Understanding Shoulder Dystocia

We all like to think that everything will go fine during the delivery of a child. However, things can go wrong. And when they do, it’s important to understand what happened.

In this post we are going to focus on shoulder dystocia – a medical complication that can occur during birth — and what the long-term impact can be.

What is shoulder dystocia?

Shoulder dystocia is a birth complication where the baby’s shoulder gets stuck during delivery. Medical professionals need to immediately spring into action when this happens to safely delivery the baby and attempt to prevent any long-term damage to mother and baby.

While shoulder dystocia can happen to anyone, there are certain women who are more at risk, including those who:

  • Give birth past their due date
  • Have diabetes
  • Have a very large baby, or a previous birth with shoulder dystocia
  • Need to be induced to go into labor or have labor progress
  • Need certain medical interventions during delivery, such as the use of forceps or a vacuum

Again though, please keep in mind that while there are some women who carry a higher risk of shoulder dystocia – this can still happen to anyone, especially if medical staff are not properly monitoring the mother during pregnancy, along with labor and delivery.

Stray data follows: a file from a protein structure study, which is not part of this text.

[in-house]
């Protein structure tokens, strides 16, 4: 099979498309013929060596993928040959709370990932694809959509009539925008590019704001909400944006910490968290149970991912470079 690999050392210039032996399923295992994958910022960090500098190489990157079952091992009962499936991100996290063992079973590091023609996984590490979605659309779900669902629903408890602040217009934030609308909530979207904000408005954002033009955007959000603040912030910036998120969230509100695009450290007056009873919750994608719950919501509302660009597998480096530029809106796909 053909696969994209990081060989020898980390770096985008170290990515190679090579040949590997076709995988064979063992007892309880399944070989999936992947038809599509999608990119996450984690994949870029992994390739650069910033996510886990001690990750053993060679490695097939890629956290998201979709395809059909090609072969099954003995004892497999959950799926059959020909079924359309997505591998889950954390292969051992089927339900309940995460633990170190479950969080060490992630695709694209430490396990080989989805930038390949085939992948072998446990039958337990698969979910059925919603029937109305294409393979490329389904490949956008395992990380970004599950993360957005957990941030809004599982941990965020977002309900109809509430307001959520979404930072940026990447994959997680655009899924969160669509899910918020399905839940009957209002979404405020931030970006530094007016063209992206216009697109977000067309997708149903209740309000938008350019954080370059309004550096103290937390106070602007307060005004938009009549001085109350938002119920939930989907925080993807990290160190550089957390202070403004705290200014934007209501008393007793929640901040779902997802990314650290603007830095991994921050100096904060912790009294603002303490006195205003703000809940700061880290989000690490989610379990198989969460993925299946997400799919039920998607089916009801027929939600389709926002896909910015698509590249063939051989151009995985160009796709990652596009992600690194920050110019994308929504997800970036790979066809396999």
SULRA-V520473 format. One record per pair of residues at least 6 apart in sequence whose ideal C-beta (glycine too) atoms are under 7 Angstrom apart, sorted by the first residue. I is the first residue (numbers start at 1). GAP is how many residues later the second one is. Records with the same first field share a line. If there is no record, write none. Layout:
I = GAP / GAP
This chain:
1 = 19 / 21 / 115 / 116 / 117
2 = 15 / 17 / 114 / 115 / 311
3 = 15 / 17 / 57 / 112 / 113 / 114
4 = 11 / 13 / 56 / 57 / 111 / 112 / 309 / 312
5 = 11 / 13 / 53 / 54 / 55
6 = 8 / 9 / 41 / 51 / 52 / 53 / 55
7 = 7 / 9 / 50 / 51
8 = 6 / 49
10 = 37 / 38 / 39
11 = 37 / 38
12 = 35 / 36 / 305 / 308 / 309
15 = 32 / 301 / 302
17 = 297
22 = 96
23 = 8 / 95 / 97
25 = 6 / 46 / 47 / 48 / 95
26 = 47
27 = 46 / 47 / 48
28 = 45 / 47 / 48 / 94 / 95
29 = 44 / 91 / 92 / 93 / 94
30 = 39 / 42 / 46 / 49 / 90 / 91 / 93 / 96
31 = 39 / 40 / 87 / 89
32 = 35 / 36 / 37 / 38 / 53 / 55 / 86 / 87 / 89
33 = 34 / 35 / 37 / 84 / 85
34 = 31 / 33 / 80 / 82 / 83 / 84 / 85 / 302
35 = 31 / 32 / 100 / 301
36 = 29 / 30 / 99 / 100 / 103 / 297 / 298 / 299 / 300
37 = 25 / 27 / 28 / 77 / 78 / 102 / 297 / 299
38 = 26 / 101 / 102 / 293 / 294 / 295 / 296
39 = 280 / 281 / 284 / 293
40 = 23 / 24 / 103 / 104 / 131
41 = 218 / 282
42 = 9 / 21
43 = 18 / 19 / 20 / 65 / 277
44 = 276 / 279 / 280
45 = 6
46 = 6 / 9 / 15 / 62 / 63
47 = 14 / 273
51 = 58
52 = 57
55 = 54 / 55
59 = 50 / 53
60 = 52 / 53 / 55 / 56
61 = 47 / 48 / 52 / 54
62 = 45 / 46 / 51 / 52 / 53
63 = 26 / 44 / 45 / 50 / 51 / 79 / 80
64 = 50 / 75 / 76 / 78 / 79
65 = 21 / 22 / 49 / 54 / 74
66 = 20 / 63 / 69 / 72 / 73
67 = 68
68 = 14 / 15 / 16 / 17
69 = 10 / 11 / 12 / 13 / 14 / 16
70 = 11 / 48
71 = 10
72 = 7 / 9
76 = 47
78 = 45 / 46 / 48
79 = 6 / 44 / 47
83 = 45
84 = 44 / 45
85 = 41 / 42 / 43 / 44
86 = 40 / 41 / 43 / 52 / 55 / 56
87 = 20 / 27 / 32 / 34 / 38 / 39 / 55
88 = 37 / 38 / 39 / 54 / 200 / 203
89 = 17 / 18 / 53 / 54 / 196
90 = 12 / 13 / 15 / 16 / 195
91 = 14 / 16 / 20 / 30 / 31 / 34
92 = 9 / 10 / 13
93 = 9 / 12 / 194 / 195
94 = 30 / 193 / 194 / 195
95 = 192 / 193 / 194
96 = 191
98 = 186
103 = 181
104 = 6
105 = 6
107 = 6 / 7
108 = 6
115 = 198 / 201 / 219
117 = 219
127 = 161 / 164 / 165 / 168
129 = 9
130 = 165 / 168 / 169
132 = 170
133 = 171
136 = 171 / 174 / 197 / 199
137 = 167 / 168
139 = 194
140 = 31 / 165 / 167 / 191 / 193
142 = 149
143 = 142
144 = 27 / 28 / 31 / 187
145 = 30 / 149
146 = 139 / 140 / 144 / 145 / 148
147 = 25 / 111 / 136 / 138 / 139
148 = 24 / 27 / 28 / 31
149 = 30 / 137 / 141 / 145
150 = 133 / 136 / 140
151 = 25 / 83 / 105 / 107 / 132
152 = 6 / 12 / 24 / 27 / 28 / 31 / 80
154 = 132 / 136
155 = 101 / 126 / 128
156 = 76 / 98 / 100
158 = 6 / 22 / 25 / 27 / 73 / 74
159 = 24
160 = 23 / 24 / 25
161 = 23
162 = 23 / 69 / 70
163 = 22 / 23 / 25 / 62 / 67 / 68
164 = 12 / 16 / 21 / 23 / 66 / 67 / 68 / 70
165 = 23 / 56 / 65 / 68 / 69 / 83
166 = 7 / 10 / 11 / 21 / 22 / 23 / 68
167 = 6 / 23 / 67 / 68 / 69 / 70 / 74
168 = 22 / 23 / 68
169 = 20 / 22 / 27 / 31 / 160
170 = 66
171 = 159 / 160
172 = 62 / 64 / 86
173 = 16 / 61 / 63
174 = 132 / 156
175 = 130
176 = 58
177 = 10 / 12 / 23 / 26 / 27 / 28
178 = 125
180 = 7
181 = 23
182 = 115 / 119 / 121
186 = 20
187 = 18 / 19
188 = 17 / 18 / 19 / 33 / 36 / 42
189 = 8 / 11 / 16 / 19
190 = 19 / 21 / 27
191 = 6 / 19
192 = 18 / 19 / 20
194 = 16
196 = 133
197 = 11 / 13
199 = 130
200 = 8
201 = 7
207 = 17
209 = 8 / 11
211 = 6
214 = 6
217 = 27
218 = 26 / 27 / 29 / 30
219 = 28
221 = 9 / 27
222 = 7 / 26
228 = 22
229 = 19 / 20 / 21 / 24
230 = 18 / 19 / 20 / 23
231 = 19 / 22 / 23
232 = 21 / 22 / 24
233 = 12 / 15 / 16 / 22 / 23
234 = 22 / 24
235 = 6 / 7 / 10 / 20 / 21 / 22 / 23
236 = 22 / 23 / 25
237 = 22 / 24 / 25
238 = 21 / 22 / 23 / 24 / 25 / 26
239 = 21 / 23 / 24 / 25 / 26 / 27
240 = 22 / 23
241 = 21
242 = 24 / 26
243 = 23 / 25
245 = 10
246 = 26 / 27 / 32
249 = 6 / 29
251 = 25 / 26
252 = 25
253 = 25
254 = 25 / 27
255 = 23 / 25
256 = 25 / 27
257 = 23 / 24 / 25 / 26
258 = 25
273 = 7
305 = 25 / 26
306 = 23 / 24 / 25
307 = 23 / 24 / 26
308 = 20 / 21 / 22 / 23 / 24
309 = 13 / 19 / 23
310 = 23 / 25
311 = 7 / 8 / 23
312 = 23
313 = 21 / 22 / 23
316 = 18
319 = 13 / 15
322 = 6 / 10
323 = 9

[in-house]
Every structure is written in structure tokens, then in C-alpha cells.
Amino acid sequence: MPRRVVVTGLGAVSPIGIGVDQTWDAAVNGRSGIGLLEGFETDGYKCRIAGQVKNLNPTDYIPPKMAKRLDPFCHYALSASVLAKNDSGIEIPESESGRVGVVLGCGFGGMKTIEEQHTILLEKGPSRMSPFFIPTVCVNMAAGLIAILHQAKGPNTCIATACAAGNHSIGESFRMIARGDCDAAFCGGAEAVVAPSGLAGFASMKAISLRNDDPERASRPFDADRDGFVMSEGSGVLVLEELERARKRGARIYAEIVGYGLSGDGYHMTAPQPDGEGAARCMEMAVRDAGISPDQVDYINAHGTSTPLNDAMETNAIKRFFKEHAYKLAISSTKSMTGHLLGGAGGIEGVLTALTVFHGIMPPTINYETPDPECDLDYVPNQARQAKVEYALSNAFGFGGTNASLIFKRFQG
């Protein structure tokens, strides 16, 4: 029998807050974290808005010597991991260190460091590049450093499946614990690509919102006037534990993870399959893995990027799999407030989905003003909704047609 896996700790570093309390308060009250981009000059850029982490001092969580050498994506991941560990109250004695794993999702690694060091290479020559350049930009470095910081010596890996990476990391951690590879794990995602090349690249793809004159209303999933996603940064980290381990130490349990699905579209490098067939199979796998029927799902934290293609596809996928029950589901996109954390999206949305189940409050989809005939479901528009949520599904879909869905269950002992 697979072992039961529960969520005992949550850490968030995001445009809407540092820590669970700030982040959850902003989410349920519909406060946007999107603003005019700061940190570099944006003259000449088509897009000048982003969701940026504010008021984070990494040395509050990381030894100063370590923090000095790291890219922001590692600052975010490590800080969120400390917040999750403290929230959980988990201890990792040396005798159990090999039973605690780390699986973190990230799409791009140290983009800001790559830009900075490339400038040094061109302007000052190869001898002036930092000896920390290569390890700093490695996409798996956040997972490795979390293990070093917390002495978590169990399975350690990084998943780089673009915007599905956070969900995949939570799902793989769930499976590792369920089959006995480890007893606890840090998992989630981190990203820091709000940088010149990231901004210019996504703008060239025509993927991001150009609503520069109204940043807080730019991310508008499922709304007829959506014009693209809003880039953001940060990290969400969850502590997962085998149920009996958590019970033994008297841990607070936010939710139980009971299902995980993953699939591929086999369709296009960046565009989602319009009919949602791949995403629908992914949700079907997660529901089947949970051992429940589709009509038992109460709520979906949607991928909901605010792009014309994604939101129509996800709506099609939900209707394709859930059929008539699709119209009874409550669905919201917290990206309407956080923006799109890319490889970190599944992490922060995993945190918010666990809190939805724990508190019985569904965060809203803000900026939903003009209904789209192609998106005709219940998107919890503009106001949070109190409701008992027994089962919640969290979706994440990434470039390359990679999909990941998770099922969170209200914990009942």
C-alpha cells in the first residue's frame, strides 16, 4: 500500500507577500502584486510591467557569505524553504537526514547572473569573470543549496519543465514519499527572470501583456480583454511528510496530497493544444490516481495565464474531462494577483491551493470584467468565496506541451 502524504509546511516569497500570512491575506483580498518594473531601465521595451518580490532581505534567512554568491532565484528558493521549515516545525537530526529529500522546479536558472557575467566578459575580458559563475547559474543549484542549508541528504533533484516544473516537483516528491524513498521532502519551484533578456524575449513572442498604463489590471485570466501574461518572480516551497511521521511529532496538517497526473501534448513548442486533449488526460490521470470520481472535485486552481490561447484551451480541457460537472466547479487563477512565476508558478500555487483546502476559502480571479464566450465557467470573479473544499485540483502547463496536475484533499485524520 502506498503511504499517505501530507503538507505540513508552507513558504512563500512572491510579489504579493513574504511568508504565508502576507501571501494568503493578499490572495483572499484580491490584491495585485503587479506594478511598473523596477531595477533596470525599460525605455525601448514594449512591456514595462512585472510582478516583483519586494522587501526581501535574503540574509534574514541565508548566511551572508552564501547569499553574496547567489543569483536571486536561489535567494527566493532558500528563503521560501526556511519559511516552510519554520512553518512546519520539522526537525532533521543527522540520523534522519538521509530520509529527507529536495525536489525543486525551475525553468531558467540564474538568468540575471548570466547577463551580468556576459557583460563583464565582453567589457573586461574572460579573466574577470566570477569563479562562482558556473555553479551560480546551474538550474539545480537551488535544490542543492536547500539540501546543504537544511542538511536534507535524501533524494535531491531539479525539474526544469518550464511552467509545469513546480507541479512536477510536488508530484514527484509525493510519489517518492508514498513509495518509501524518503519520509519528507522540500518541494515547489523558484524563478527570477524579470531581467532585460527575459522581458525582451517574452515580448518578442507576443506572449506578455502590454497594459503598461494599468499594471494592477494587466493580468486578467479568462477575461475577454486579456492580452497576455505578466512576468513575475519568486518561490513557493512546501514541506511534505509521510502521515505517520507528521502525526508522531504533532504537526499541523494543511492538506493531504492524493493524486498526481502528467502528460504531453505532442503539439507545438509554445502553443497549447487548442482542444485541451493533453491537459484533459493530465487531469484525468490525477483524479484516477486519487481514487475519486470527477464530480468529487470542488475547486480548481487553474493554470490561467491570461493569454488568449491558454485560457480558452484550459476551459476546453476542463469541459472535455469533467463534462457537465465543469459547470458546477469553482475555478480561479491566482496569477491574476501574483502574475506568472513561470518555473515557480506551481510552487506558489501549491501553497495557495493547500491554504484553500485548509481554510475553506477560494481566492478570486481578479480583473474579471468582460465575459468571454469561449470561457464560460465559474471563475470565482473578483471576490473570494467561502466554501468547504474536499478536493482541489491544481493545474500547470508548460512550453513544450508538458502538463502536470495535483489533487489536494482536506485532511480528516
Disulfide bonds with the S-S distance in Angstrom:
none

What are the long-term risk of shoulder dystocia?

When the baby’s shoulder gets stuck against the mother’s pelvis, this can cause injury to the nerves of the shoulder, arm and hand. If severe enough, this can cause shaking or even paralysis. And while in many cases this goes away in 6 to 12 months, there are other times where the damage is permanent.

The baby is also not the only one at risk, as shoulder dystocia can cause heavy bleeding and tearing for the mother.

How to prevent shoulder dystocia

Unfortunately, no matter how much you plan – unplanned complications can happen during child birth. And while sometimes there is nothing that doctors could have done to prevent shoulder dystocia, there are other times when better care could have prevented it.

For example, a woman’s doctor should be monitoring the size of the fetus during pregnancy and making recommendations – such a cesarean section – if the baby appears to be too large.

If during delivery doctors see that the baby is most likely going to get stuck, there are also steps they can take – such as turning the baby’s shoulder before delivery, applying pressure to the mother’s lower belly area or even performing an episiotomy.

All doctors should also be aware of the risks tied to inductions and medical interventions. This is not to say these interventions should always be avoided, as many times they are medically necessary for a safe mom and baby. However, medical staff should be aware of the different types of risks that are tied to these interventions and plan accordingly.